* ''Franchise/SonicTheHedgehog'' and friends show this in the 2D games, mainly the ''VideoGame/SonicAdvanceTrilogy'' and ''VideoGame/SonicRushSeries''.
** First seen when Sonic became [[SuperMode Hyper]] [[UpToEleven Sonic]] in ''VideoGame/Sonic3AndKnuckles''.
** Sonic also leaves these when doing certain [[LeParkour Parkour]] moves or [[SolidClouds jumping on clouds]] in ''VideoGame/SonicLostWorld''.
* Employed by Hotsuma in the [=PS2=] version of Sega's ''VideoGame/{{Shinobi}}''
* In the ''VideoGame/SuperSmashBros'' games, Fox and Falco's Side B moves leave SpeedEchoes behind as they zip across the screen.
* High-end [[GunsAkimbo Dual Pistols]] attacks in ''VideoGame/CityOfHeroes'' create SpeedEchoes as the character spins to bring their guns to bear on targets.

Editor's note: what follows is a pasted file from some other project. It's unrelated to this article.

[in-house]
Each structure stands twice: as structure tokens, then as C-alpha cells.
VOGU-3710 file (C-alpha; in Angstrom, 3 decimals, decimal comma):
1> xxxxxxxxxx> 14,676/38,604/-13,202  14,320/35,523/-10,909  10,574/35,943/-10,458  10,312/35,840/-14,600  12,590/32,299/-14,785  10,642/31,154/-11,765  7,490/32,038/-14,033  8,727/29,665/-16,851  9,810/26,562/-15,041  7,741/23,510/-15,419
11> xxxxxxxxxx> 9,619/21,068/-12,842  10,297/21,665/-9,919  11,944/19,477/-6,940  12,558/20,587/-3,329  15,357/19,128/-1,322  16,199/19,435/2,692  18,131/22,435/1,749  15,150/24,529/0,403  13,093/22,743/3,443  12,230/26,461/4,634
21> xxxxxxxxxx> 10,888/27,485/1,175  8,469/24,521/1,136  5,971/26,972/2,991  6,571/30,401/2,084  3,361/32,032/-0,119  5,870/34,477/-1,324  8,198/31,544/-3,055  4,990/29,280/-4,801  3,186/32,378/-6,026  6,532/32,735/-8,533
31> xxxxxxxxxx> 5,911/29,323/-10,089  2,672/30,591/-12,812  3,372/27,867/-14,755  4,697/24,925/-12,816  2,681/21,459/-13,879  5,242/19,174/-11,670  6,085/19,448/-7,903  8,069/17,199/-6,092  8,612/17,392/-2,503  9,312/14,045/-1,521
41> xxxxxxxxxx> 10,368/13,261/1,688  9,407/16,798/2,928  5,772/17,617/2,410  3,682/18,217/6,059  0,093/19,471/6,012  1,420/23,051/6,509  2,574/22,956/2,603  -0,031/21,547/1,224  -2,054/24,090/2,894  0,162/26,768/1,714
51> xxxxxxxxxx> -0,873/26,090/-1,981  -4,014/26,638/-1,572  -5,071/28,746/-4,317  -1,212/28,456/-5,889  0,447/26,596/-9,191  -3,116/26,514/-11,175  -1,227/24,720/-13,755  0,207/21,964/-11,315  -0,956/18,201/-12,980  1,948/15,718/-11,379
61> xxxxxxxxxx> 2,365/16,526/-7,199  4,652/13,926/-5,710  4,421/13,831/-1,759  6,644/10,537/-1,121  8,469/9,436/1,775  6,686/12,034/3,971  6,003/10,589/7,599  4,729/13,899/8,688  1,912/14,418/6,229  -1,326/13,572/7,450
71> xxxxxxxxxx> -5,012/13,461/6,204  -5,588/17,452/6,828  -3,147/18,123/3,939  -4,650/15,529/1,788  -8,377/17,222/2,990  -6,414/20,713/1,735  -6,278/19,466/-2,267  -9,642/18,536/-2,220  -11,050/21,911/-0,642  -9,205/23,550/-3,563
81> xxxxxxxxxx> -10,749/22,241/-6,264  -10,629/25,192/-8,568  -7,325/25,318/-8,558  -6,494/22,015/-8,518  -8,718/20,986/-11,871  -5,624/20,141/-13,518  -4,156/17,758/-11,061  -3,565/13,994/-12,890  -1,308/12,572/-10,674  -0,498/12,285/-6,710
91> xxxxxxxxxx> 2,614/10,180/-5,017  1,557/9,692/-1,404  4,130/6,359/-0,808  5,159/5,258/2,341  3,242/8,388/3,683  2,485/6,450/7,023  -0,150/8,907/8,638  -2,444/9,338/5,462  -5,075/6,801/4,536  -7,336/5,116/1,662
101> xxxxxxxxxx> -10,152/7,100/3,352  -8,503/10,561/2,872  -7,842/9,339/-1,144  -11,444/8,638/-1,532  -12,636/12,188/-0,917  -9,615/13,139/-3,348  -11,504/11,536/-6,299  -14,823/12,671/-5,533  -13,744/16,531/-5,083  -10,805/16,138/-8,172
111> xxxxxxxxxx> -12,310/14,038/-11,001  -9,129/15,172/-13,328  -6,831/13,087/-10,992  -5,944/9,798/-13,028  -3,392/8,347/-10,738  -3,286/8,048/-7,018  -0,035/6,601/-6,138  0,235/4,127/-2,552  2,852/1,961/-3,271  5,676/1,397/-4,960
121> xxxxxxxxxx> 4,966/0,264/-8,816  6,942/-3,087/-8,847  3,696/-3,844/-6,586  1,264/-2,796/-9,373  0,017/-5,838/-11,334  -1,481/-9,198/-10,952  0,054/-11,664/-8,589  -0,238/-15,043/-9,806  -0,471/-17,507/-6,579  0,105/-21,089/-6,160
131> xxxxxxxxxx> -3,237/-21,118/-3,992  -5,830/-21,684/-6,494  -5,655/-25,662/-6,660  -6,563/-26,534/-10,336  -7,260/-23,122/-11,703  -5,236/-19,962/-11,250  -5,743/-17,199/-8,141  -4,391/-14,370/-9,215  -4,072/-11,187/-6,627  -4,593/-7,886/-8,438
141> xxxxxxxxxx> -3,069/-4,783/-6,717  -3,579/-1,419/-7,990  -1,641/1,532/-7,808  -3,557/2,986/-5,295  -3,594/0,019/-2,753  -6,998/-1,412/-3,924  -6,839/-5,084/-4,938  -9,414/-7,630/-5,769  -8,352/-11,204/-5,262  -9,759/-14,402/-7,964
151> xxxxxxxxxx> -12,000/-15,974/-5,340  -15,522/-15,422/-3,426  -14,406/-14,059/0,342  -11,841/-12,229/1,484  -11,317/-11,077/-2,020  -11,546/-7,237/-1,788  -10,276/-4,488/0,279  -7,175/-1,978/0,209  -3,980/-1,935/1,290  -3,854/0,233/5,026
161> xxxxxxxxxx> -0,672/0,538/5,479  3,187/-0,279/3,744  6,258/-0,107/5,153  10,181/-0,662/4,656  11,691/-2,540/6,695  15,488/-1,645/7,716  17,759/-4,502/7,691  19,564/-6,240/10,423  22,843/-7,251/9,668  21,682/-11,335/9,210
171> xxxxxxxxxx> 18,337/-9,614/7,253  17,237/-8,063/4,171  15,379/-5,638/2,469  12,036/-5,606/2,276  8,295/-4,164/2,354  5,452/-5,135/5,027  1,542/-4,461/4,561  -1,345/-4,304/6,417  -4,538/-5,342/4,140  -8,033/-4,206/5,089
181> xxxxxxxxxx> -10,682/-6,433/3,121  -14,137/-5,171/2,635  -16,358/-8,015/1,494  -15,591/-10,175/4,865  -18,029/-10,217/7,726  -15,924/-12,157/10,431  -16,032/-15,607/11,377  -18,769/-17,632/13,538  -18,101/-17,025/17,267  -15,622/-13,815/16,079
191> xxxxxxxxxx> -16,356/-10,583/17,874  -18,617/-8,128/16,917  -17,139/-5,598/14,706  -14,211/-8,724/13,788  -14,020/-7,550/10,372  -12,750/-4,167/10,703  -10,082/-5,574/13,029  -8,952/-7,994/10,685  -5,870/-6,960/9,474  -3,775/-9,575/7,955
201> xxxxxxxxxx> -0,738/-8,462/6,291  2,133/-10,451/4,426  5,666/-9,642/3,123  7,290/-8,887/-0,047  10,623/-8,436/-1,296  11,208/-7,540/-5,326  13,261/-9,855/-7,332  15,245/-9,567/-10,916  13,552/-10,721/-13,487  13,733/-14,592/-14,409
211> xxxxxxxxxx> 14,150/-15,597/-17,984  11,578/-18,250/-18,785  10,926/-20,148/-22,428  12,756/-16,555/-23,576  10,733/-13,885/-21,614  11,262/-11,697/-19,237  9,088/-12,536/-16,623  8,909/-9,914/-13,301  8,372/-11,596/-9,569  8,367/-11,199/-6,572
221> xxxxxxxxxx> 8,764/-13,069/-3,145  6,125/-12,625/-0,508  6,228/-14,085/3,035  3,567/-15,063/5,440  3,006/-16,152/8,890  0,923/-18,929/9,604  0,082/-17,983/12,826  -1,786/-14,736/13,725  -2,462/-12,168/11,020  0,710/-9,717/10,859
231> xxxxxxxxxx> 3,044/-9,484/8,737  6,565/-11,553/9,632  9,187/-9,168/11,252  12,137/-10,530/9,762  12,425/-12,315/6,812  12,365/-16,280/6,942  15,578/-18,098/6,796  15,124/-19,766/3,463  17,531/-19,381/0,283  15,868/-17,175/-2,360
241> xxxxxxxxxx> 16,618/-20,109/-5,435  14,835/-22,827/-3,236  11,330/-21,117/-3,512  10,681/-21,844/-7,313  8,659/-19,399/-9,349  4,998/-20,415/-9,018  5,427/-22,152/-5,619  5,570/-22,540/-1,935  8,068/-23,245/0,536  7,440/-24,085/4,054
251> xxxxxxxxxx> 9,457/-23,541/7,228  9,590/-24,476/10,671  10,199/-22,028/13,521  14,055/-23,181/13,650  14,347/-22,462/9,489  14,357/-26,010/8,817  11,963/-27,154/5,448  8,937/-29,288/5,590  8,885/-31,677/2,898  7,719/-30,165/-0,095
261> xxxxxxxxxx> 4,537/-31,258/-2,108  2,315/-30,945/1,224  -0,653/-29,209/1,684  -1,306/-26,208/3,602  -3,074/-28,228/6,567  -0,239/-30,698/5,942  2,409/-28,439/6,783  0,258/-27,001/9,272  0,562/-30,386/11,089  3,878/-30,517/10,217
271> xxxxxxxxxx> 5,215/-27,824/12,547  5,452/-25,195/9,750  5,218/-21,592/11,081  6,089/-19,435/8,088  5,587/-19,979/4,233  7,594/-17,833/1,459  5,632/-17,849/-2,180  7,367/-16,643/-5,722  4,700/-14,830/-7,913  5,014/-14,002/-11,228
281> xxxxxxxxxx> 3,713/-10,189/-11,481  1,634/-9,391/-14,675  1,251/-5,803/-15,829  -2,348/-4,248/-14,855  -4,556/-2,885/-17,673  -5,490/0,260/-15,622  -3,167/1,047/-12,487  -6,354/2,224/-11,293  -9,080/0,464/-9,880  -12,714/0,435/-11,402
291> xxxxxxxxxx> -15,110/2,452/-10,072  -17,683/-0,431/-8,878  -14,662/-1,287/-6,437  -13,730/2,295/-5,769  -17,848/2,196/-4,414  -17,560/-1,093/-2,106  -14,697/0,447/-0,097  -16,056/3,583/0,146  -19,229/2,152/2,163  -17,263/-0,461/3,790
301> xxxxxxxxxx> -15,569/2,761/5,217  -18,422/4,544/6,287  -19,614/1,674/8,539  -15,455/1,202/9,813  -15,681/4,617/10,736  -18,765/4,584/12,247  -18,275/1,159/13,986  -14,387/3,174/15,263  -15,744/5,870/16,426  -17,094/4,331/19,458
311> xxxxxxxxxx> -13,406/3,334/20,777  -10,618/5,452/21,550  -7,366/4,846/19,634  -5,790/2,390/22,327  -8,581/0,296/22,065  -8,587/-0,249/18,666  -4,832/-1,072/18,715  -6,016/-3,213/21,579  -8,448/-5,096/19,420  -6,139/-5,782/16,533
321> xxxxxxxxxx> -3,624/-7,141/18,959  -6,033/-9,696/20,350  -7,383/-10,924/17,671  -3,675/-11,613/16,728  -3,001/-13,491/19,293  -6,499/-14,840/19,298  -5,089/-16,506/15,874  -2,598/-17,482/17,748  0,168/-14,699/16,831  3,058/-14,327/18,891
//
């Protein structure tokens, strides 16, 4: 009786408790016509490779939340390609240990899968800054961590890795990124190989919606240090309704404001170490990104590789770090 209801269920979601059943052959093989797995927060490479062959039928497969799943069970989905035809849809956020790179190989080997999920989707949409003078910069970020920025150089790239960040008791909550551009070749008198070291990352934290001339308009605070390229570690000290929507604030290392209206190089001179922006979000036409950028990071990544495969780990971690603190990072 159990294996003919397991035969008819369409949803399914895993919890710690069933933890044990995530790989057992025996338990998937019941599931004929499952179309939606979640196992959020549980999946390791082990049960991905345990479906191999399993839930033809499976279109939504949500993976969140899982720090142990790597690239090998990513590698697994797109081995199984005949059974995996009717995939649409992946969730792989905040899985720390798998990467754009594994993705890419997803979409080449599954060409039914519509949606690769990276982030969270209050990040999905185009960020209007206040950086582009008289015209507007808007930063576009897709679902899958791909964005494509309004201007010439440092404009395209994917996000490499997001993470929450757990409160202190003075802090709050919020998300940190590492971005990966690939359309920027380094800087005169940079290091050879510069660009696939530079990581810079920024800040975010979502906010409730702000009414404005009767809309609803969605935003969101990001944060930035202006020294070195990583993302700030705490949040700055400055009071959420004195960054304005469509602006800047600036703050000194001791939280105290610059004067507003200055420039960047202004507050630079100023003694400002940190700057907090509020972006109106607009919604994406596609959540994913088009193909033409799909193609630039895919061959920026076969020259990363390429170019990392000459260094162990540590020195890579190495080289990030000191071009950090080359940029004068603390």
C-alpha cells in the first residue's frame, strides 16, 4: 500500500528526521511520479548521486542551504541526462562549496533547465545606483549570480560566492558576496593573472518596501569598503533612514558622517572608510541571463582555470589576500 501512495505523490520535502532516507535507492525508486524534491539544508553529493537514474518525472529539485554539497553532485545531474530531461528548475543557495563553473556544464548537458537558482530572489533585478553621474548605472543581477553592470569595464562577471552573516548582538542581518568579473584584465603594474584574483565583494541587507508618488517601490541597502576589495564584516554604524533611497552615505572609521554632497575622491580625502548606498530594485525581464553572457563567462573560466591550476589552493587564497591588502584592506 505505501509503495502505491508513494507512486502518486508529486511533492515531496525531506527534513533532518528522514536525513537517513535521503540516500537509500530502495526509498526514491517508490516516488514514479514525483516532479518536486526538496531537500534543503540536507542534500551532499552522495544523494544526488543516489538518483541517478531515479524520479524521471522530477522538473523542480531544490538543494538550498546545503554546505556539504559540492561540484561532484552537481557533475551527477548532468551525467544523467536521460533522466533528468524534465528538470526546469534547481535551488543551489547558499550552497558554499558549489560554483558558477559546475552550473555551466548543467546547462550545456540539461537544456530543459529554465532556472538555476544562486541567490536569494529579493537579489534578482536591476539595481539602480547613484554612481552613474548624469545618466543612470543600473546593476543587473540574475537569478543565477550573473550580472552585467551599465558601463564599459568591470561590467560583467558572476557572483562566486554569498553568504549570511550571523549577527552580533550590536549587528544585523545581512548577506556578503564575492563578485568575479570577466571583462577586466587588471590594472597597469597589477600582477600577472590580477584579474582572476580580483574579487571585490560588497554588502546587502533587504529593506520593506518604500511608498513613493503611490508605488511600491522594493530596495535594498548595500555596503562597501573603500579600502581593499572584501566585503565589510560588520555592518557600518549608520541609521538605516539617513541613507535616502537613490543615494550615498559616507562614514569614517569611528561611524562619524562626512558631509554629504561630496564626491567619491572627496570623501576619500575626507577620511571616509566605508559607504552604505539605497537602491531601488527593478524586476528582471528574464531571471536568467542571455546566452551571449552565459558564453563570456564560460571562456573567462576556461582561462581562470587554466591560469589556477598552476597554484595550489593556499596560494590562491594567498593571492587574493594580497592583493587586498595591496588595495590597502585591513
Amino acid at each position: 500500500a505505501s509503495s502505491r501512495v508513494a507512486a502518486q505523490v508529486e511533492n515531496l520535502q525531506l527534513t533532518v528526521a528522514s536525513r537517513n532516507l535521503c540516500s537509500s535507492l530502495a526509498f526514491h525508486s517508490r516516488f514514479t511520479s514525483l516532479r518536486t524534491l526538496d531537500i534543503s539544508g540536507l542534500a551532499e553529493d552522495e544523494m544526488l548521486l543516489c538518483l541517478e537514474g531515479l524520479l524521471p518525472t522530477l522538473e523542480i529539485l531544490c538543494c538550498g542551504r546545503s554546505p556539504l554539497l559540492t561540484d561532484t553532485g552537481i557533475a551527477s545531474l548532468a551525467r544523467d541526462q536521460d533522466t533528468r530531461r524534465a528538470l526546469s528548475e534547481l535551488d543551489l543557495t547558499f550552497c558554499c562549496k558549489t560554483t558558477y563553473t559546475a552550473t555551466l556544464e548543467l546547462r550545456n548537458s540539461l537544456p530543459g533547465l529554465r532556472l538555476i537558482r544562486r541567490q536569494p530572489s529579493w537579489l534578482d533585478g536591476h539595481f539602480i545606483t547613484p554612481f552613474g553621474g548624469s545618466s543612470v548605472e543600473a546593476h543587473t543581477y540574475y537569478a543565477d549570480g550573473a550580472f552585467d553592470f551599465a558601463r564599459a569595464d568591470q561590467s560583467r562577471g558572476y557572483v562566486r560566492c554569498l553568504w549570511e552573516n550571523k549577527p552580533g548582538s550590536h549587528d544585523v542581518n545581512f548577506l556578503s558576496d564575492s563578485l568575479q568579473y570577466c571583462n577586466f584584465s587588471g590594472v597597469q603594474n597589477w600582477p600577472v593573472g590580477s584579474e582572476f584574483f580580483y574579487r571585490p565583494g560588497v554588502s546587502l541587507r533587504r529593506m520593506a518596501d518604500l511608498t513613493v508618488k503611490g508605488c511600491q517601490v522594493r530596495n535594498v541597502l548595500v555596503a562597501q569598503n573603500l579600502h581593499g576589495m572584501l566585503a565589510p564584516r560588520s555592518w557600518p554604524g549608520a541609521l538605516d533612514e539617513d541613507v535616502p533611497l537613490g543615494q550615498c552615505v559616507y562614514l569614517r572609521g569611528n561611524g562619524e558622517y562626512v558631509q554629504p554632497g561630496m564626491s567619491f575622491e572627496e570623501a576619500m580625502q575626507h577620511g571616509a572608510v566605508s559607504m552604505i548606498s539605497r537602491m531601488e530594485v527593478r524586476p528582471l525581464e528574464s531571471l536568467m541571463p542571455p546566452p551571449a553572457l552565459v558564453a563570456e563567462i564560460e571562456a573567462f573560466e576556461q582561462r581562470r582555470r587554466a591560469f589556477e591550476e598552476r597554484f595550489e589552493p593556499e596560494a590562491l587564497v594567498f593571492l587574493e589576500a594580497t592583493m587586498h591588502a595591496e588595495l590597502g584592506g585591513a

* Guess what is the superpower of Afterimage in ''VideoGame/LegacyOfHeroes'' ?
* In ''VideoGame/SDGundamCapsuleFighter'', those same aforementioned Gundam units, usually the high-end S-Ranks, can create SpeedEchoes once they activate a secondary form.
* Used constantly with Quick Man in ''VideoGame/MegaManClassic'' BossRush GaidenGame ''The Power Fighters.'' While quite understandable in his introduction (where he darts around on the screen like an overcaffeinated superball), he is considerably slower in the course of the battle. Gemini Man also has afterimages on both of his selves, but given the whole premise of his method of combat involves speed and deception, it's fitting.
* In ''VideoGame/DynastyWarriorsGundam'', picking up the speed boost power up will cause your mobile suit to leave ghostly echoes of itself for a couple of seconds when it starts to move again after coming to a full stop. Also, the 'escape boost' causes a brief afterimage of your suit to flicker in the place you used to be while, implying that the emergency boost got your suit out of trouble so quickly that enemies are attacking where you seemed to be.